What Are Simple Interest Mortgages?

January 5, 2004, Revised July 16, 2004, April 15, 2005, November
27, 2006, April 29, 2008

If two loans are exactly the same but one is simple interest, I would take the traditional mortgage. You will pay more interest on the simple interest mortgage unless you systematically make your monthly payment before the due date.

The major difference between a standard mortgage and a simple interest mortgage is that interest is calculated monthly on the first and daily on the second.

Consider a 30-year loan for $100,000 with a rate of 6%. The monthly payment would be $599.56 for both the standard and simple interest mortgages. The interest due is calculated differently, however.

On the standard mortgage, the 6% is divided by 12, converting it to a monthly rate of .5%. The monthly rate is multiplied by the loan balance at the end of the preceding month to obtain the interest due for the month. In the first month, it is $500.

On the simple interest version, the annual rate of 6% is divided by 365, converting it to a daily rate of .016438%. The daily rate is multiplied by the loan balance to obtain the interest due for the day. The first day and each day thereafter until the first payment is made, it is $16.44.

[Note: On many commercial mortgages, the annual rate is divided by 360 instead of 365, making the daily rate a little larger.]

The $16.44 is recorded in a special accrual account, which increases by that amount every day. No interest accrues on this account, which is why it is called "simple interest". See The Nomenclature of Simple Interest Mortgages, or Mortgage Concepts Homebuyers Should Know.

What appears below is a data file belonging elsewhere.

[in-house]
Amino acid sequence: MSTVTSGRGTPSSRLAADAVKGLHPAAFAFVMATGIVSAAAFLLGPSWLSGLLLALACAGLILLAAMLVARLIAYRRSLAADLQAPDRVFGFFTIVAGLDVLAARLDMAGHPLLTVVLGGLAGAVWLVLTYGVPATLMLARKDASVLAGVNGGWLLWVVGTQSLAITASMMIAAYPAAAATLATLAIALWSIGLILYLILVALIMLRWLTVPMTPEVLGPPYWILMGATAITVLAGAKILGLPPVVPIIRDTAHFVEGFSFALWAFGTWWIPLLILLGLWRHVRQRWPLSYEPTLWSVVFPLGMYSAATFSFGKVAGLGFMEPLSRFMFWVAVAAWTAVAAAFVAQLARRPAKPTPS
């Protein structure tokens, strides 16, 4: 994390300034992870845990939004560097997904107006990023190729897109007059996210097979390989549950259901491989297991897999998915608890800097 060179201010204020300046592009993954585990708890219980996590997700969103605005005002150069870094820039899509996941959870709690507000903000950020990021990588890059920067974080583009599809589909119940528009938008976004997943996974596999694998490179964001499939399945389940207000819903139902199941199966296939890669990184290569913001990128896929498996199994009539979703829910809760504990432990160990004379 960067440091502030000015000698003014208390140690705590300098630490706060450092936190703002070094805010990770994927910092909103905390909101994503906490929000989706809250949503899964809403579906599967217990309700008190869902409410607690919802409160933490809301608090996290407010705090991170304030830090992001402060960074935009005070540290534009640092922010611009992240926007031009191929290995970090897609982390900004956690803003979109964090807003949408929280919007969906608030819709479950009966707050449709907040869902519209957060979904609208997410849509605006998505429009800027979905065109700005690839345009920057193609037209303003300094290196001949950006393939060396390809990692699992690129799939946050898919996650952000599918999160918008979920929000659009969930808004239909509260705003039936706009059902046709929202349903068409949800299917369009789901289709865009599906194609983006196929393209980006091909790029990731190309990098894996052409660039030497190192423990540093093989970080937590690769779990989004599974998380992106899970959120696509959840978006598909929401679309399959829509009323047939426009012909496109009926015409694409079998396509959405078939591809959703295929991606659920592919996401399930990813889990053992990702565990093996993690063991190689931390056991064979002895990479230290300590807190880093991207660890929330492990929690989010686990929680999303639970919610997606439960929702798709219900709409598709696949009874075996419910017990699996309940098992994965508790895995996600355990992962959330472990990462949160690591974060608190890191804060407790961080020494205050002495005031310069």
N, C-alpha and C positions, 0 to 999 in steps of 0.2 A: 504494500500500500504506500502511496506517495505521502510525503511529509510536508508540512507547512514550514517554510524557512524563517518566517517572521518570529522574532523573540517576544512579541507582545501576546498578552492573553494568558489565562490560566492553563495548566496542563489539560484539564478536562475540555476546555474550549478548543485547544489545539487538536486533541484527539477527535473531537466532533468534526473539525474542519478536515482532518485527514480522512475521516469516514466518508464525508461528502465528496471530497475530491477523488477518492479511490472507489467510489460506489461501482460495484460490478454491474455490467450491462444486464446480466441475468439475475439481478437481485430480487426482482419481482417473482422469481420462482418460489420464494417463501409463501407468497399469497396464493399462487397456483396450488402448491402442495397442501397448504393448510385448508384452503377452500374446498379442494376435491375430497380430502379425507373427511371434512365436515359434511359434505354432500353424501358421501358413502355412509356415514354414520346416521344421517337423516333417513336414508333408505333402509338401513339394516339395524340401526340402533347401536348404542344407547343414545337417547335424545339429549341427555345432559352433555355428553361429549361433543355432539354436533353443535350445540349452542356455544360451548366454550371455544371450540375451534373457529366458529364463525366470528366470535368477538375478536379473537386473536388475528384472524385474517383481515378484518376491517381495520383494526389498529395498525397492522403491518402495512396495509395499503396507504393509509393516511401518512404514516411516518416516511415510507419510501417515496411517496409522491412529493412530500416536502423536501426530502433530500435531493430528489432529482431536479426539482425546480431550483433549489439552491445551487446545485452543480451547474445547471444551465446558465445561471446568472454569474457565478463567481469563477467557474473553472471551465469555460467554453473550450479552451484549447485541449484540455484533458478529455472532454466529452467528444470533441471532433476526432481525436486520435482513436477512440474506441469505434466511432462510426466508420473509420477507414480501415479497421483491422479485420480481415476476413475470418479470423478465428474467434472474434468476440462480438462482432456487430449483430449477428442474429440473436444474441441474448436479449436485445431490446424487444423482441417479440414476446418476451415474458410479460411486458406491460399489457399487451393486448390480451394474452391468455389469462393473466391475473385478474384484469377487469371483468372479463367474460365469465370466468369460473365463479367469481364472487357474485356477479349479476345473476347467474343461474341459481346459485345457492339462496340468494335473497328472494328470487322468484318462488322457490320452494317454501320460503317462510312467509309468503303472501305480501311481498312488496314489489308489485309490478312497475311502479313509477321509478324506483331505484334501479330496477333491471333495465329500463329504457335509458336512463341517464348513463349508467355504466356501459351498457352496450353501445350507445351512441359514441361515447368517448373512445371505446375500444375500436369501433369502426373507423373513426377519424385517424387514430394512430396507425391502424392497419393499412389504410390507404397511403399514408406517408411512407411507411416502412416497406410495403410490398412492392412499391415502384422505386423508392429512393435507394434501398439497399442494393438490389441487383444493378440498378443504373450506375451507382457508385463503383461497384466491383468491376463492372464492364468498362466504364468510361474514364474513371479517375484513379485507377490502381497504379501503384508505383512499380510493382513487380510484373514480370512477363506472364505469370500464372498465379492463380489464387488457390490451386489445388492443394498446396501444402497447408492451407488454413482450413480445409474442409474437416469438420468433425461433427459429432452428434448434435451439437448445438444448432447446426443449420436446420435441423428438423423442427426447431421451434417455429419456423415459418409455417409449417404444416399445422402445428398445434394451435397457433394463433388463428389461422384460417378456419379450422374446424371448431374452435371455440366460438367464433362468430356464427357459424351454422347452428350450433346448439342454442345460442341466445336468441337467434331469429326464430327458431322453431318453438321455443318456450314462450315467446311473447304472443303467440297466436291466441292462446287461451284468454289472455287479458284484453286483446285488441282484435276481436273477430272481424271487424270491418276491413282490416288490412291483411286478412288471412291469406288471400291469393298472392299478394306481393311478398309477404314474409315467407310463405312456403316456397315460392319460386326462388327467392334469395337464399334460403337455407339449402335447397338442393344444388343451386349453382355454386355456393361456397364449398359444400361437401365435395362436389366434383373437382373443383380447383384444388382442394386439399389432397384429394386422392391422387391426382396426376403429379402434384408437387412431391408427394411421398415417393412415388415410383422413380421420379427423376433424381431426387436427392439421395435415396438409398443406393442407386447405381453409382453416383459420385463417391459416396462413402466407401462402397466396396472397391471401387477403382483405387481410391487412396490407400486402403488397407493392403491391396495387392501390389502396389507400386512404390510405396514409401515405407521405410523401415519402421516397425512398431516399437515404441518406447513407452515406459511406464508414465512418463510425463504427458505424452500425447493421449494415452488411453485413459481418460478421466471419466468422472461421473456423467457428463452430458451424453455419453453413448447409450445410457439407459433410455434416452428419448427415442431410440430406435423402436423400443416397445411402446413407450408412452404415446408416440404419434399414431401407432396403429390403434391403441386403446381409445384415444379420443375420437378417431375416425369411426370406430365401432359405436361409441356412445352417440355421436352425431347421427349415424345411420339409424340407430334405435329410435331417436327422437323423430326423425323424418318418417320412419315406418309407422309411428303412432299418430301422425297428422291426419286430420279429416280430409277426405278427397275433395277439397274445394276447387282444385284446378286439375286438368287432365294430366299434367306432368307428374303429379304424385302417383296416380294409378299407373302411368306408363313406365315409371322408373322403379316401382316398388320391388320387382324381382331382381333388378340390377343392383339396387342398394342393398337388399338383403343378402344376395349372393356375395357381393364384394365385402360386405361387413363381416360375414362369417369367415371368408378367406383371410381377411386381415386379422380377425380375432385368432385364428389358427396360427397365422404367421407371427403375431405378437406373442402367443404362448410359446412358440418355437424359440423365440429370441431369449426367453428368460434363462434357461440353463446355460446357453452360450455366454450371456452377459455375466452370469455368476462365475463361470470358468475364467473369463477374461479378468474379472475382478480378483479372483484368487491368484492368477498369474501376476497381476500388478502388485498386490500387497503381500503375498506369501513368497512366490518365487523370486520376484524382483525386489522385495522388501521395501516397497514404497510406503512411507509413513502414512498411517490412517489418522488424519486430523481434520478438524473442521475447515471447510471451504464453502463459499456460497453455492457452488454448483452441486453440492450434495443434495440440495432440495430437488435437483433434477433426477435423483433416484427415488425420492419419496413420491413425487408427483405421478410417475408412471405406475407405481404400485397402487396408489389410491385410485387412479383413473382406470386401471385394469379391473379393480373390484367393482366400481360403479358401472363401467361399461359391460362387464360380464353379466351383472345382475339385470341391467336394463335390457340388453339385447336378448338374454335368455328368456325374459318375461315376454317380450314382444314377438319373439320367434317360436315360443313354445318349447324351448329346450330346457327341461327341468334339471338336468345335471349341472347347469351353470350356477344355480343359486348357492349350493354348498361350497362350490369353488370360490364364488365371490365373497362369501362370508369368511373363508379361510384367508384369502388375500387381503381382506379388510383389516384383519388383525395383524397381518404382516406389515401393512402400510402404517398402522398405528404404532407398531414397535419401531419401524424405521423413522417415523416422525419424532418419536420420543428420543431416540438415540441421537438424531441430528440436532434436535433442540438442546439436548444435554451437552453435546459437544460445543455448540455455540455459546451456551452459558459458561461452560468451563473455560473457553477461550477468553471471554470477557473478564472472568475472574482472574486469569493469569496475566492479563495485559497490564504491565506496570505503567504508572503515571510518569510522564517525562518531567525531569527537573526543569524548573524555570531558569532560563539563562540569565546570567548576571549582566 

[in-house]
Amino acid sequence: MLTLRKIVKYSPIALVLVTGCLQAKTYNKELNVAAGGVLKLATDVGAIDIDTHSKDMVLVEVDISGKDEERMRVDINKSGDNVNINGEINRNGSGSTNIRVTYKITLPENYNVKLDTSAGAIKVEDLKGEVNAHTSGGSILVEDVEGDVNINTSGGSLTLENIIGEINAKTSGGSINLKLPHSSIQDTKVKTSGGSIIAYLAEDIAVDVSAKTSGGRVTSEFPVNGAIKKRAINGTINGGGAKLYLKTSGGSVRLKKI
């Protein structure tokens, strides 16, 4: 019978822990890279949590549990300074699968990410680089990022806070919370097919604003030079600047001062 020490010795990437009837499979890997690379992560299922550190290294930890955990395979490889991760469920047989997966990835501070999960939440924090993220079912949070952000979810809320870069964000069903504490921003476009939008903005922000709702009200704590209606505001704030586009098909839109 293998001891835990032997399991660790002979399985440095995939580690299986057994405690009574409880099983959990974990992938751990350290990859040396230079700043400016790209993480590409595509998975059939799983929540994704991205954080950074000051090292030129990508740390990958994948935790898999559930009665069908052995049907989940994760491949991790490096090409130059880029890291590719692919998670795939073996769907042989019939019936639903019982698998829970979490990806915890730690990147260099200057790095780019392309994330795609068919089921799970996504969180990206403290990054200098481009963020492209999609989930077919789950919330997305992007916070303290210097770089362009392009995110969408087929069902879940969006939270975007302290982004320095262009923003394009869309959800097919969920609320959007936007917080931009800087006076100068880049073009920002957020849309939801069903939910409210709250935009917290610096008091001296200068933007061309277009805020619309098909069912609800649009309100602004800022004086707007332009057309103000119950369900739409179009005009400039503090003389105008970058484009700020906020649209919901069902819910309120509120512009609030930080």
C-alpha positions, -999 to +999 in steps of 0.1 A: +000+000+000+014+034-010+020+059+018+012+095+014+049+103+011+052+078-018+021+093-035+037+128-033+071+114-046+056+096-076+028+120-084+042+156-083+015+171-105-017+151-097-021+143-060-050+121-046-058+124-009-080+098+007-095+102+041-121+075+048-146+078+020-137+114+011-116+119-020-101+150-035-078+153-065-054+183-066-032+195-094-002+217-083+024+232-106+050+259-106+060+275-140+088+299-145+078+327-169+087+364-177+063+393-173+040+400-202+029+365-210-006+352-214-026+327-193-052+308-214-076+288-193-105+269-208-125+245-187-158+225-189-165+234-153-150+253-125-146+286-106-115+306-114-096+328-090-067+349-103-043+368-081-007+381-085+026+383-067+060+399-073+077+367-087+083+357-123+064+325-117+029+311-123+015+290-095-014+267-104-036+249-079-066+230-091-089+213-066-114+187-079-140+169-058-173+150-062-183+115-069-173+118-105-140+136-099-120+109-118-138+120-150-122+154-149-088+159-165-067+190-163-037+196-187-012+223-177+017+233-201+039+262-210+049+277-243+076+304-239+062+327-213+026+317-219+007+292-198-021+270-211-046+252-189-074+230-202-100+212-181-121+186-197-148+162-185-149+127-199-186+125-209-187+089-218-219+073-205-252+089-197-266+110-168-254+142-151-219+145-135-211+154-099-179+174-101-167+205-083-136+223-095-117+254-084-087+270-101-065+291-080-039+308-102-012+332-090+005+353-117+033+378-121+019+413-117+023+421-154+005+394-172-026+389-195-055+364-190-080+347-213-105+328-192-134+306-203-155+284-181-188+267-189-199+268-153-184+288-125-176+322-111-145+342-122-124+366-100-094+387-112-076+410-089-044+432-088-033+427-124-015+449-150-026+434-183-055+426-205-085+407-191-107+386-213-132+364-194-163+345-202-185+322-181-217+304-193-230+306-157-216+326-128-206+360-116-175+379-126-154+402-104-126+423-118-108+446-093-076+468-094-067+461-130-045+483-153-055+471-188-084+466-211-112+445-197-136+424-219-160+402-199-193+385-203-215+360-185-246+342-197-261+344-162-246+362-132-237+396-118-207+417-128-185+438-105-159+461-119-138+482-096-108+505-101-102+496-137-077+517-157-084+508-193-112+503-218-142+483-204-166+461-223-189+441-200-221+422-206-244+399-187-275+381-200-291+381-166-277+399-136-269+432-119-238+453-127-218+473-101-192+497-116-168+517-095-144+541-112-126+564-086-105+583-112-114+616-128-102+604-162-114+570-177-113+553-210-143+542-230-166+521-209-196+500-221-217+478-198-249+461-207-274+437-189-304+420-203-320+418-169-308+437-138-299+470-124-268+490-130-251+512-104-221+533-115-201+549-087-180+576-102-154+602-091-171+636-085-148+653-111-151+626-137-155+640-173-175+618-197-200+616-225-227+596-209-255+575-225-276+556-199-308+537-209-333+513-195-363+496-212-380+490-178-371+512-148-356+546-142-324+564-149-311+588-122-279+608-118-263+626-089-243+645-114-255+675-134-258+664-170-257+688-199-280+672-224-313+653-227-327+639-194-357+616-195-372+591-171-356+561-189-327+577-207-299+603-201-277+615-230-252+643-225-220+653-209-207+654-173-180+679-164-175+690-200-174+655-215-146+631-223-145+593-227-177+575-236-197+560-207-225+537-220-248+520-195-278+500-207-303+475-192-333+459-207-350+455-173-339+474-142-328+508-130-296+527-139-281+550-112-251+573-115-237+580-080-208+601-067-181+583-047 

When a payment is received on a simple interest mortgage, it is applied first to the accrual account, and what is left over is used to reduce the balance. When the balance declines, a new and smaller daily interest charge is calculated.

How does this work out for the borrower? We know that a standard 30-year mortgage pays off in 30 years. Beginning January 1, 2004, this amounts to 10,958 days. On a loan of $100,000 and an interest rate of 6%, total interest payments amount to $115,832.

On the simple interest version of the same mortgage, assuming you pay on the first day of every month, you pay off in 10,990 days, or 41 days later than with the standard mortgage. Total interest payments are $116,167 or $335 more.

These are small differences, due largely to leap years. Over the 30 years beginning 2004, there are 8 years with 366 days, and the lender collects interest for those days. Leap years do not affect total interest payments on a standard mortgage.

The disadvantage of a simple interest mortgage rises with the interest rate. At 12%, and continuing to assume payment on the first day of every month, it pays off in 11,049 days or 91 days later than the standard mortgage. Total interest is $3082 higher.

But the borrowers who really get clobbered by the simple interest mortgage are those who pay late. The standard mortgage has a grace period within which borrowers can pay without penalty. On a simple interest mortgage, in contrast, borrowers pay interest for every day they are late.

Suppose the borrower pays on the 10th day of every month, for example. With a standard mortgage, he gets a free ride because of the grace period. With a simple interest mortgage at 6%, he pays off 101 days later than the standard mortgage and pays $1328 more interest. At 12%, he pays off 466 days later and pays $15,137 more interest.